How to Get a Debt Collector Off Your Back

Posted by Ryan Howard

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Receiving a debt collector phone call during dinner can make you lose your appetite. Knowing you're behind on bills is frustrating enough not to be reminded about it daily with phone calls or other reminders. The angst and stress caused by late bills are nearly equally matched with the effect of debt collections on your credit. If the bills would go away then your blood pressure wouldn't rise with every walk to your mailbox or the ring of the phone.

There are solutions. 



Look at your Bills & Income

The anxiety around hearing from debt collectors is combined feeling of helplessness and irritability. No one wants to be reminded that they're doing something wrong, especially if they feel like there's nothing that can be done to change the situation. Often, a reaction to the helpless feeling means avoidance. The challenge with avoiding bills is that the situation only gets worse. You may be able to meet the demands of bill payments on little money if you look at what you owe and your income. This exercise helps to create a budget to pay bills on time and may also give you an idea of how much you can pay on the past-due bill for negotiation with the debt collector.


Know Your Rights

Once you have looked at your bills, you should have a good idea of what and to whom you actually owe a debt. This information is helpful because not all debt collection tactics are legal. Did you know that debt collectors are supposed to follow the Fair Debt Collection Practices Act (FDCPA)? The FDCPA protects consumers from calls at all hours of the day, embarrassment at your place of employment, being harassed or threatened, and debt collectors who are impersonating the law or trying to collect a debt that isn't yours. Know how to spot deceptive debt collection activity


Answer the Phone

Knowing how debt collectors are legally required to act will arm you with the information you need to finally answer that phone call. Communication with the collector will begin the process of getting them off your back. To begin, each debt collector must offer you the following information either over the phone or in writing within 5 days of contact:

  • The name of the original creditor (the original bill you owed)
  • How much you owe
  • Information about the debt including:
    • the fact that you can dispute it if you believe you don't owe it or the debt isn't yours
    • that your dispute must be in writing within 30 days
    • if there is no dispute within 30 days, the debt is considered valid
    • that you are allowed to request that the collector verify the debt 

If you dispute the debt, or do not owe the debt, the debt collector cannot contact you until they have verified the debt to be true and that you owe it. Again, use your own records to verify and keep a copy of any correspondence received and sent to the collection agency. Also, take note that the debt hasn't been active past the statute of limitations in your state. This information must also be included in the collector's debt verification letter.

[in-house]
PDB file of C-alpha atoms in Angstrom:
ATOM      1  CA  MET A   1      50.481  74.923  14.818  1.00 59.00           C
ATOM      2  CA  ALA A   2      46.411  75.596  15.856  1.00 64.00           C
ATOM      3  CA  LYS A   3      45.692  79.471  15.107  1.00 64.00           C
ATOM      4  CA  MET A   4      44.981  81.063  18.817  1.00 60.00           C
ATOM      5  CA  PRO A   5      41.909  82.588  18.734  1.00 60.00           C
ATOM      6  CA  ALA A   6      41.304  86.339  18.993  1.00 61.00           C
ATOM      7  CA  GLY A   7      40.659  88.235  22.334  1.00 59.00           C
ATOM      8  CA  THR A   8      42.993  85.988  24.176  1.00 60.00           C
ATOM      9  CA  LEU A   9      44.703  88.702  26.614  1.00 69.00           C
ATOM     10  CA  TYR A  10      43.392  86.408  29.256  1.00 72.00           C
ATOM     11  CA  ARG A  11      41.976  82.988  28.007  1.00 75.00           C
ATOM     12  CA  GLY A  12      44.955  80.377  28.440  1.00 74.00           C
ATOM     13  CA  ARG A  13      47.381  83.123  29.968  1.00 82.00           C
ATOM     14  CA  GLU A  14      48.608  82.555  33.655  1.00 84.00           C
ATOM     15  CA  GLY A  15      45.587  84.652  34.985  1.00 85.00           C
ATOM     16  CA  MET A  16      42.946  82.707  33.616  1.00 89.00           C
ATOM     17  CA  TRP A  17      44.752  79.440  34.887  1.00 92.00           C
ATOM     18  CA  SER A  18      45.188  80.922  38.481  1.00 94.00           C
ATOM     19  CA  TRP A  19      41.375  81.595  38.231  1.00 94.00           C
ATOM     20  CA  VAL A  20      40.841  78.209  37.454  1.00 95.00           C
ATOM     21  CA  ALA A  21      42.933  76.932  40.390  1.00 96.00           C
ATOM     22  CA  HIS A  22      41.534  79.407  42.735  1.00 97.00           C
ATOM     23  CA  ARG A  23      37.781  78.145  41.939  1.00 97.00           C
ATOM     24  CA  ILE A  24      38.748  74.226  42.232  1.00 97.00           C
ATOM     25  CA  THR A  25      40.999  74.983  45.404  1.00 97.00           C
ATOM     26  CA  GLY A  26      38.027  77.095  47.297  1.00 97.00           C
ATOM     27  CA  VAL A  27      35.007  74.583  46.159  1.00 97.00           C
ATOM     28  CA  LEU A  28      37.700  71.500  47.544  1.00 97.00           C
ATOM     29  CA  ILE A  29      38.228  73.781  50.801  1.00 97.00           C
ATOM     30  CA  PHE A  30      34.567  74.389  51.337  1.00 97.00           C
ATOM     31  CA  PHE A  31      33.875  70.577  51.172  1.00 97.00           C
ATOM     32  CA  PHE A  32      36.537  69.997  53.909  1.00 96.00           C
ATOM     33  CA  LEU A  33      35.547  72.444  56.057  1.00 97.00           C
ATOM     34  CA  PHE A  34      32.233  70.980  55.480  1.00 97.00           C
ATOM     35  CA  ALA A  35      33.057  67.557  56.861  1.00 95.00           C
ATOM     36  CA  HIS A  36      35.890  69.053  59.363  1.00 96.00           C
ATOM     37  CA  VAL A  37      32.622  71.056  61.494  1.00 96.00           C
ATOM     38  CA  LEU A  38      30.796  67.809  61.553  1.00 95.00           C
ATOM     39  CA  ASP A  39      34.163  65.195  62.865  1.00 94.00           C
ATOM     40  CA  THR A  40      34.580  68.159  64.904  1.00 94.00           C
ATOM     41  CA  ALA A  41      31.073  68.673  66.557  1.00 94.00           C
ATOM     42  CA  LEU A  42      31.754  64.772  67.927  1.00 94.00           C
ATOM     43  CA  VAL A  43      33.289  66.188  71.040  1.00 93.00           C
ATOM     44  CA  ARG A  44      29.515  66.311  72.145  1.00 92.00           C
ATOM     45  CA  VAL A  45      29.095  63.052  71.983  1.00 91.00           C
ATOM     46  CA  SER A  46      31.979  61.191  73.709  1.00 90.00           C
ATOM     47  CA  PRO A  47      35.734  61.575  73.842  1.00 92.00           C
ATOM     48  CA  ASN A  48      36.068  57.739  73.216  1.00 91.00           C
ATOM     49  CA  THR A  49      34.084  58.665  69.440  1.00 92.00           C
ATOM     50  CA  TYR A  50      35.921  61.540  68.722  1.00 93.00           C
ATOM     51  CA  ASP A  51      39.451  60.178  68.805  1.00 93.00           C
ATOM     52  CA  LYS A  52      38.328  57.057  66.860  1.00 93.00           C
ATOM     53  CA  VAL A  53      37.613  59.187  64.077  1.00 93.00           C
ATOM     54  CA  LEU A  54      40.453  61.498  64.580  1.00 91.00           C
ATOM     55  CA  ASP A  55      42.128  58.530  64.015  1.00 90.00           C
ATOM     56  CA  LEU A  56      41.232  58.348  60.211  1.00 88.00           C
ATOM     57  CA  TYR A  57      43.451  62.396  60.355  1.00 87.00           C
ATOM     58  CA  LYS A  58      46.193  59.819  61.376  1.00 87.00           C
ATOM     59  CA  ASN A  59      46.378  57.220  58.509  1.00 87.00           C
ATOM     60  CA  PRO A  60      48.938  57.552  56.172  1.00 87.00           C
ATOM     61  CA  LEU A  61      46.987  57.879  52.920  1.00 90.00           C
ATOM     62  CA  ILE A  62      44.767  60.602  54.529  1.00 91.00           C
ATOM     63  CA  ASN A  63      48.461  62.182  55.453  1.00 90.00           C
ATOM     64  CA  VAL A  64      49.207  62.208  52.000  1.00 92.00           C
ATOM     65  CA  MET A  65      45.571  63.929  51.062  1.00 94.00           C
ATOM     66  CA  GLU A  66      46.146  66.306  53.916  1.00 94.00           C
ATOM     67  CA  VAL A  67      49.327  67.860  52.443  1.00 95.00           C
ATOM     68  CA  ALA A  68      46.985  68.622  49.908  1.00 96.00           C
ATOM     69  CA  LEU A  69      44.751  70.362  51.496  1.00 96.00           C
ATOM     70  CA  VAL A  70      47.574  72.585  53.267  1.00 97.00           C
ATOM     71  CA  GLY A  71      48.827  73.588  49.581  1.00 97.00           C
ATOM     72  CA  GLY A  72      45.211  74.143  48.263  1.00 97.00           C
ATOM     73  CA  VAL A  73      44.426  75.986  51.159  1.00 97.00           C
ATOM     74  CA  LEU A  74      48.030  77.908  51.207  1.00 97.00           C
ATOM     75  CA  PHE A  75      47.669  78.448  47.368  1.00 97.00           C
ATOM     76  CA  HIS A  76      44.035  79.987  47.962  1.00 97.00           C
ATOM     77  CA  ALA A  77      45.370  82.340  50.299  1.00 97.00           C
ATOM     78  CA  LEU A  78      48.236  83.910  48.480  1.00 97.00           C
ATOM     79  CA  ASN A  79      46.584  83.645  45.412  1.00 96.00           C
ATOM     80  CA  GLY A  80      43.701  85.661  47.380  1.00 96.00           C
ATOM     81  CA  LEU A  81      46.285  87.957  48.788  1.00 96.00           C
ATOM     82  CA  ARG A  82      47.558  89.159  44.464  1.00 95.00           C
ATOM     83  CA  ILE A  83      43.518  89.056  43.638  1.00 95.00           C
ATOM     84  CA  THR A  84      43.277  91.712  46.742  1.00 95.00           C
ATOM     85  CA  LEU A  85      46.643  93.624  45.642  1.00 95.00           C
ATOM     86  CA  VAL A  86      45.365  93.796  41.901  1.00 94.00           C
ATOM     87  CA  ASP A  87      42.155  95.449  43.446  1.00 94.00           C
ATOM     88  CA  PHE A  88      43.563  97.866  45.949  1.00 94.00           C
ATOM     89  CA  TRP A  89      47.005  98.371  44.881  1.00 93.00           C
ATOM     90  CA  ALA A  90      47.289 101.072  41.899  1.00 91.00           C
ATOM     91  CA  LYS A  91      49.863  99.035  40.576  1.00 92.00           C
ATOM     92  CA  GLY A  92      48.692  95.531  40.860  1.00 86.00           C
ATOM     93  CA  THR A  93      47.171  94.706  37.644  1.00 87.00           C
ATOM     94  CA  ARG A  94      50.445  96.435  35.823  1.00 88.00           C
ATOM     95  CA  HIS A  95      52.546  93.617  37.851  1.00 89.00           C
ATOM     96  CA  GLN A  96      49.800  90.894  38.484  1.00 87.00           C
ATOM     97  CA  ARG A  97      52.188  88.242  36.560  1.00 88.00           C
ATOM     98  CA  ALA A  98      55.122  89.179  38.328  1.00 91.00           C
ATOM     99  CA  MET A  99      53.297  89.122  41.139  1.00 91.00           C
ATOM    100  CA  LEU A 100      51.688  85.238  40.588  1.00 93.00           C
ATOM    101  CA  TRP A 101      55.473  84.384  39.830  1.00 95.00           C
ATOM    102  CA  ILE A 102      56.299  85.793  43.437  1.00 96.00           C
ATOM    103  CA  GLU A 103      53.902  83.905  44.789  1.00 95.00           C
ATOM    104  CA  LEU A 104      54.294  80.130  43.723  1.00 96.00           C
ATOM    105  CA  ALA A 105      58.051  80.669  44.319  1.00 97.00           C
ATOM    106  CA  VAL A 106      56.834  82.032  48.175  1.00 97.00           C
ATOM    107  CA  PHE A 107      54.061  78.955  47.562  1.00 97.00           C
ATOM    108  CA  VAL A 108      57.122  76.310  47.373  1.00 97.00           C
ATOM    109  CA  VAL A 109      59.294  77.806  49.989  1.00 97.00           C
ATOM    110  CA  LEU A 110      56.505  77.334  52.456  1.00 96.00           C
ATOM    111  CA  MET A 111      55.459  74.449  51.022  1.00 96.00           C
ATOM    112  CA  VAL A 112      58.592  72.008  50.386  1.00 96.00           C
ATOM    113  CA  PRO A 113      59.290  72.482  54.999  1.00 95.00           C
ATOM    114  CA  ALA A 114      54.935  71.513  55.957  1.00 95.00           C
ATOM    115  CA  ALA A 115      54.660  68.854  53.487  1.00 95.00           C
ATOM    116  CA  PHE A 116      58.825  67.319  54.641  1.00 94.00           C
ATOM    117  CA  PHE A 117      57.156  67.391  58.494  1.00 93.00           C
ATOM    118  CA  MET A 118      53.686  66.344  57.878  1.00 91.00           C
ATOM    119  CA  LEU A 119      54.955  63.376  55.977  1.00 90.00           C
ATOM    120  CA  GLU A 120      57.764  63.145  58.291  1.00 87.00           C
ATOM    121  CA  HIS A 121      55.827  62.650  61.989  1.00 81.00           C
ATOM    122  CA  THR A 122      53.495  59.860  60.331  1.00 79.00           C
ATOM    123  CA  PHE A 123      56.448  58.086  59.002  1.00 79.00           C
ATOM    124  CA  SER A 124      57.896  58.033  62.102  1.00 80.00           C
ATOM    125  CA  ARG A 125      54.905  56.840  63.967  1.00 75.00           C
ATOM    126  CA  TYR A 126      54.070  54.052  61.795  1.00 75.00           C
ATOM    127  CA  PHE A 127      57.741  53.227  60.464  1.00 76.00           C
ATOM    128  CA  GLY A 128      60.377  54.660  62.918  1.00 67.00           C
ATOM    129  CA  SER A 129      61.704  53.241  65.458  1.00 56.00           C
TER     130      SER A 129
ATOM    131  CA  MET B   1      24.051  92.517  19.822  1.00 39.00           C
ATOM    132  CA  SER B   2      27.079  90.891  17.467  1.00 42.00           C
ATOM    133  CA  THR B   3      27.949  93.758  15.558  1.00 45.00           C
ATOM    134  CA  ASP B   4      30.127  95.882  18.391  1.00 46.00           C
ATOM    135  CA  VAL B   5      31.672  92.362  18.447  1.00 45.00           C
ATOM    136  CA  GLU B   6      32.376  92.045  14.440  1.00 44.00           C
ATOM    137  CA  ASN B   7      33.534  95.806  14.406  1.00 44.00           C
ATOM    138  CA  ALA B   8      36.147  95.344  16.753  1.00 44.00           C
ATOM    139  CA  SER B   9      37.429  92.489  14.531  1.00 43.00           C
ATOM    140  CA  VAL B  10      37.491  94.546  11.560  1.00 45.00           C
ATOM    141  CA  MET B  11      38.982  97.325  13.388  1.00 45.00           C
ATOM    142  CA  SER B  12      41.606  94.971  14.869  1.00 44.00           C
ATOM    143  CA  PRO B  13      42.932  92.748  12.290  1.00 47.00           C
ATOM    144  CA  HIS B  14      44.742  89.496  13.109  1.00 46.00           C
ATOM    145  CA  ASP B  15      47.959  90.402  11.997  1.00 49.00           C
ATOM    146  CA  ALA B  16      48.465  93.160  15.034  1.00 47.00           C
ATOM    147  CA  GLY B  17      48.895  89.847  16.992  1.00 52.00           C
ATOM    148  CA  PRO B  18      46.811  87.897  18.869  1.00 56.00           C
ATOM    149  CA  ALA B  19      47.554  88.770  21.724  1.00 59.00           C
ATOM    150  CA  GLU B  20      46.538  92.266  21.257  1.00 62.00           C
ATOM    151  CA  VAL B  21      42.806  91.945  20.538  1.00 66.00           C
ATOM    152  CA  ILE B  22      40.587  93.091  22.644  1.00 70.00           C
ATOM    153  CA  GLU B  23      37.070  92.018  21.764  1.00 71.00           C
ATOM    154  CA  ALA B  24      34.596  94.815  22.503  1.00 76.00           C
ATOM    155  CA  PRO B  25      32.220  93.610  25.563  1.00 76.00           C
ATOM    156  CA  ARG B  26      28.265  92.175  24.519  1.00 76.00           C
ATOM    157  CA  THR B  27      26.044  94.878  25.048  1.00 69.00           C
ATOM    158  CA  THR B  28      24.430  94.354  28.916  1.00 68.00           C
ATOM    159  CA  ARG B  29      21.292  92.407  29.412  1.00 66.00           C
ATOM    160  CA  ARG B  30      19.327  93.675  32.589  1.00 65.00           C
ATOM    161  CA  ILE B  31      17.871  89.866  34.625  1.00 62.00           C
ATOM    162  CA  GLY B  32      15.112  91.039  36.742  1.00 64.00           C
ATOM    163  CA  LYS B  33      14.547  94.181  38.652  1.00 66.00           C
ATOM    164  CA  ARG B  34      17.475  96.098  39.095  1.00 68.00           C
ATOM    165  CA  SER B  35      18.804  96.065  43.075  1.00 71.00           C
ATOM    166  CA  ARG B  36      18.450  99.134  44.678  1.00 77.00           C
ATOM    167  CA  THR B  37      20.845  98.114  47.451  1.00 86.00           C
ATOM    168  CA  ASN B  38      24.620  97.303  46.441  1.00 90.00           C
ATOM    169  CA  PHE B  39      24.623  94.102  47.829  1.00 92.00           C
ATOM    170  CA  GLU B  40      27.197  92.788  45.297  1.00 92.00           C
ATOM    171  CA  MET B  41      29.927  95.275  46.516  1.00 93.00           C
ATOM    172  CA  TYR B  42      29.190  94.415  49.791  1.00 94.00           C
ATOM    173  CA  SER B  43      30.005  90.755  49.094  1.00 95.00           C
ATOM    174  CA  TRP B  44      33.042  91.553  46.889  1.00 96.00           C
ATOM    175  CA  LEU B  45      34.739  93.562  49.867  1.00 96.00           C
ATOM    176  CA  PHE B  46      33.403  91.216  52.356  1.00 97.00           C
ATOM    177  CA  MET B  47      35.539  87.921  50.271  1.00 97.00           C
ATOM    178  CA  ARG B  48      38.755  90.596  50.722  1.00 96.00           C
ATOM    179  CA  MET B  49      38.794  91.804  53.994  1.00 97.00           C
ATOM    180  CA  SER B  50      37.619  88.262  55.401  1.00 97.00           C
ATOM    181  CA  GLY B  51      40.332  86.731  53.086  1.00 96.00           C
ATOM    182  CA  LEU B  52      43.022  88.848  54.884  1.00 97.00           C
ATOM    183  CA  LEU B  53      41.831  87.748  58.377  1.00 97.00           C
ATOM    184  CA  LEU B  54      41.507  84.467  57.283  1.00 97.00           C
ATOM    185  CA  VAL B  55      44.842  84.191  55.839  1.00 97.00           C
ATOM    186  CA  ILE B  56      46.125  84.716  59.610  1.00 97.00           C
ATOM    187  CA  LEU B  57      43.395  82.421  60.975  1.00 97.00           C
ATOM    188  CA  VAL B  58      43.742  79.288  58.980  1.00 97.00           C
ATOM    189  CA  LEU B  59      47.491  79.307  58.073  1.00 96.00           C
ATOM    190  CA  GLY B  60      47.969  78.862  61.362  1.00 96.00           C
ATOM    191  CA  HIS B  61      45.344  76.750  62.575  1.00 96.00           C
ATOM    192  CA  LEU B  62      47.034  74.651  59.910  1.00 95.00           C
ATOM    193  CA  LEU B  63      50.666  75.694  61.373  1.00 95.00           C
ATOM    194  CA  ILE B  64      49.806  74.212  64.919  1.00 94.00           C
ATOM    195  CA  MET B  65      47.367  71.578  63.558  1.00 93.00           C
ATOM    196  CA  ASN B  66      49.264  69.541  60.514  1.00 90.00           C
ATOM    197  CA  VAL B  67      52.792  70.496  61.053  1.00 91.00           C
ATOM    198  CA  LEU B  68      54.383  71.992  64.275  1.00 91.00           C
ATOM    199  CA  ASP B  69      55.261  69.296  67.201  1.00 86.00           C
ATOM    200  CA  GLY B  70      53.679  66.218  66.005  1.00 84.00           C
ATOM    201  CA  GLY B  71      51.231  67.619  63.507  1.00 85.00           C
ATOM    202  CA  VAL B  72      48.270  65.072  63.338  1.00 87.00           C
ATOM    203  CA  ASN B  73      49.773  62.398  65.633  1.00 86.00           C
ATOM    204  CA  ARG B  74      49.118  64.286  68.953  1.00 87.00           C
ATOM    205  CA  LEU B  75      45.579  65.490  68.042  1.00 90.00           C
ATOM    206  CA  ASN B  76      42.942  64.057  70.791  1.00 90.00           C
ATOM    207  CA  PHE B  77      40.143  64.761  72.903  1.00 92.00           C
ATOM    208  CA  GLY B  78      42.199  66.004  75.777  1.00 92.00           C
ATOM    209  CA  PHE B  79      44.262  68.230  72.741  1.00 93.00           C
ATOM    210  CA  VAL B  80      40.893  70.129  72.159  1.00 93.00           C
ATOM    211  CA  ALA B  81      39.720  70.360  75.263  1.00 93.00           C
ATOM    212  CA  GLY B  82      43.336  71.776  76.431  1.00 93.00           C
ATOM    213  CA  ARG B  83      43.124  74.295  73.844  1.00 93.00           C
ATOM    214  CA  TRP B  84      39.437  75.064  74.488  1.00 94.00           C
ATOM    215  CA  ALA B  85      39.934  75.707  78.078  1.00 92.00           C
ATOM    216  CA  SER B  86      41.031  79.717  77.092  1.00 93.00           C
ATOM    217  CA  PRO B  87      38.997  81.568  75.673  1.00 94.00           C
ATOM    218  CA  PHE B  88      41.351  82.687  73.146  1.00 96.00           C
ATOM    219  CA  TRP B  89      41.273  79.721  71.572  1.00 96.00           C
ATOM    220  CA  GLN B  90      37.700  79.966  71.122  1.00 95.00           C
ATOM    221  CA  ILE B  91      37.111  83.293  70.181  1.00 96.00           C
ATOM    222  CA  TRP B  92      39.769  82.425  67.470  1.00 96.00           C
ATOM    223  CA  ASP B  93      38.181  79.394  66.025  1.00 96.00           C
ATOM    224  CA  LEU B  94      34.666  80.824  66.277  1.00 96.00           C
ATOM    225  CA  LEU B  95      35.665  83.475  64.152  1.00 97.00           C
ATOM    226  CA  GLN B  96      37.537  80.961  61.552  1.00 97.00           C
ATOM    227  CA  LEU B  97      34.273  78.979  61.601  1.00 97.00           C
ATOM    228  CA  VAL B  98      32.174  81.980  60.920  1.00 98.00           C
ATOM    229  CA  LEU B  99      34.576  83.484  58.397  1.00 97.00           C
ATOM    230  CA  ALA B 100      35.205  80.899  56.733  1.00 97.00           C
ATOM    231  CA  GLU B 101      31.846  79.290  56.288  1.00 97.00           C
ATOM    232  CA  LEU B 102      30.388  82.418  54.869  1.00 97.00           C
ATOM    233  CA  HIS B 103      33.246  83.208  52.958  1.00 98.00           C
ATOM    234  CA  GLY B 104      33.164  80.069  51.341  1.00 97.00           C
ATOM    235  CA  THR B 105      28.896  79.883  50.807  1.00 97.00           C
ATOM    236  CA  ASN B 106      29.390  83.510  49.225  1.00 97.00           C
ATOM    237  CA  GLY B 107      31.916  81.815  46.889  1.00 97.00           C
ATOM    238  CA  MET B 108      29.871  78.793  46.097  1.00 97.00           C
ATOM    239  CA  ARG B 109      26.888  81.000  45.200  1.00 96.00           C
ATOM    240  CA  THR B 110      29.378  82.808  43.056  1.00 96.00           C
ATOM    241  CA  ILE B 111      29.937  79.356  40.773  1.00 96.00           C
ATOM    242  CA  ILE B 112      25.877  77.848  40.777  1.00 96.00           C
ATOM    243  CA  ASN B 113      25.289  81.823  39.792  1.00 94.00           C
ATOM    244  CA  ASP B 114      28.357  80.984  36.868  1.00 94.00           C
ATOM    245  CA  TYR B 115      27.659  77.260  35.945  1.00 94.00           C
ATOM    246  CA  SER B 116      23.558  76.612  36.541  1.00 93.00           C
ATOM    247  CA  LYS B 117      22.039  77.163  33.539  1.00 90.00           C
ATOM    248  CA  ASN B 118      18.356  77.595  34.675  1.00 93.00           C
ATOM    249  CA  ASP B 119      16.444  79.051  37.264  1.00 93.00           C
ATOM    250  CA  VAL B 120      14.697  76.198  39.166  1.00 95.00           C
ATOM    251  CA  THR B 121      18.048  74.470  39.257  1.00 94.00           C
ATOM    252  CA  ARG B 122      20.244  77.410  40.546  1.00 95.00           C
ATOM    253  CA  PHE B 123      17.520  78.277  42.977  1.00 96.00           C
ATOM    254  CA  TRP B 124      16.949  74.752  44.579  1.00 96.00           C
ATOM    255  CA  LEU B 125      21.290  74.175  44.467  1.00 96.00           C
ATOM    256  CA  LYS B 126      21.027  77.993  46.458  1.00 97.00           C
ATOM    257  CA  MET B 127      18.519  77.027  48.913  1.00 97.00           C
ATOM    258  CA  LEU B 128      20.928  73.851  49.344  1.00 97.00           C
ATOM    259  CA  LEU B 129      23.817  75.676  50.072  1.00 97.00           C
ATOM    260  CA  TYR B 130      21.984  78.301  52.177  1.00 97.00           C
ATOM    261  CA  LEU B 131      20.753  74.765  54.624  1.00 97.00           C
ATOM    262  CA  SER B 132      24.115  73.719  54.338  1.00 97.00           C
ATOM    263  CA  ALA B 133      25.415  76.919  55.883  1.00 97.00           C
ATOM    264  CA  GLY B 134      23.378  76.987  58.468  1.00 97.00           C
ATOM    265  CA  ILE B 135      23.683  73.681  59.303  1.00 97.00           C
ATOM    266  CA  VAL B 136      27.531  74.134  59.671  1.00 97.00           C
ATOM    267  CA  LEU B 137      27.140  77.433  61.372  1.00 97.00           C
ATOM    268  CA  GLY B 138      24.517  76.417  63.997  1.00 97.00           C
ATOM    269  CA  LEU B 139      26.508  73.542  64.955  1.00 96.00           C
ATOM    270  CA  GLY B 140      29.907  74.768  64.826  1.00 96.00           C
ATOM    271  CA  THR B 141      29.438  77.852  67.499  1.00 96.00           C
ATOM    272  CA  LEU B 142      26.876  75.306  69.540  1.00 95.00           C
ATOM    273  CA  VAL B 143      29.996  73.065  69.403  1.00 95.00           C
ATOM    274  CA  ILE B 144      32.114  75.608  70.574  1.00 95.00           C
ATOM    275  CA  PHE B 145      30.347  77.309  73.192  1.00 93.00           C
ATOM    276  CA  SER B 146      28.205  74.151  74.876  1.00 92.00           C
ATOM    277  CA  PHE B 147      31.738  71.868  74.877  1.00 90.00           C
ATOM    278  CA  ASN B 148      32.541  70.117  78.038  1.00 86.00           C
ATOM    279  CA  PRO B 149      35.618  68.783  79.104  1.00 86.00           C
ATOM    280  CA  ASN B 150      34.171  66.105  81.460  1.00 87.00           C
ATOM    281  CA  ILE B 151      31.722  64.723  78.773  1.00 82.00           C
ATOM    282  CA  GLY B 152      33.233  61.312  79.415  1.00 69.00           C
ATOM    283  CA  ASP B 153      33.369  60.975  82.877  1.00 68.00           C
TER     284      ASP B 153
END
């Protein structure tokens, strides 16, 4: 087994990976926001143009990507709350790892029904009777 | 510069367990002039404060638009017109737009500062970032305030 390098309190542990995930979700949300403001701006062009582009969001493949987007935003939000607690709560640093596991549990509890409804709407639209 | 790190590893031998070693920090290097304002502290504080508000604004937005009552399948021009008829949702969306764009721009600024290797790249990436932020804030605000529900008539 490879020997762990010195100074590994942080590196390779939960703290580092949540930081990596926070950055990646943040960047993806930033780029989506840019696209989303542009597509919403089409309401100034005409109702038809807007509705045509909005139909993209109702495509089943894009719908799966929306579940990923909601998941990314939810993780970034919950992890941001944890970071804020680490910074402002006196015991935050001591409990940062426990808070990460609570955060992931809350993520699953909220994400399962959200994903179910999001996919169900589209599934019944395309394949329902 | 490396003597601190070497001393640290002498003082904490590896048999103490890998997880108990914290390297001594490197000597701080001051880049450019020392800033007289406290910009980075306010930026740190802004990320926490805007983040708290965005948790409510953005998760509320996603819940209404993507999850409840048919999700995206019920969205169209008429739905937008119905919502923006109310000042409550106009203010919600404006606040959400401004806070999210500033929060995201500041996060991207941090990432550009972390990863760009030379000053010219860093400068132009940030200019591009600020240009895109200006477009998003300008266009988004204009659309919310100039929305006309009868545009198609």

See Also: How Does Debt Collections Affect Credit

Be Prepared to Negotiate

At this point in the process, you know what to expect from the debt collector, you've verified the debt, and you have a clear idea of what you can pay. It's important that you stay with what you can afford. Creating a budget is helpful to determine if you can pay off the entire sum of the debt or if you can afford smaller payments. A debt collectors' job is to collect on the debt so they may use that urgency to try to talk you into paying off more or at once. Getting it paid off at once means you're less likely to stop making payments again.

While paying smaller payments, the debt will still appear on your credit report but creditors will be able to see that you are in the process of paying it off. Remember to hold off on paying until the debt has been verified. If the debt is past the statute of limitations and you make a payment, the debt becomes active again. 

Take note: If the debt is past the statute of limitations or if you agree to pay some of the debt but have the other part canceled and the canceled or old debt is more than $600, you may be sent a form 1099-C from the creditor. The form will need to be filed with your taxes as income.


Get it in Writing

After the negotiation with the debt collector for a payment amount or arrangement, get the agreement in writing. The debt collector should send a written agreement stating what you negotiated and you should begin payments after receiving this document.. Keep all documentation as proof the the arrangement and your payments. 



Paying down debt or paying off a debt will not immediately improve your credit however, this, in combination with a few other things will:

  • Get a copy of your credit report. Know where you start so you can improve.
  • Review and dispute any false information on your credit report.
  • Pay your bills on time
  • Only apply for credit when necessary

Following these steps to pay down debt will get the debt collector to stop calling. Your stress will be reduced knowing that you've taken back control of your financial situation. Take a deep breath and get to it!

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Topics: Debt Collection, Money Management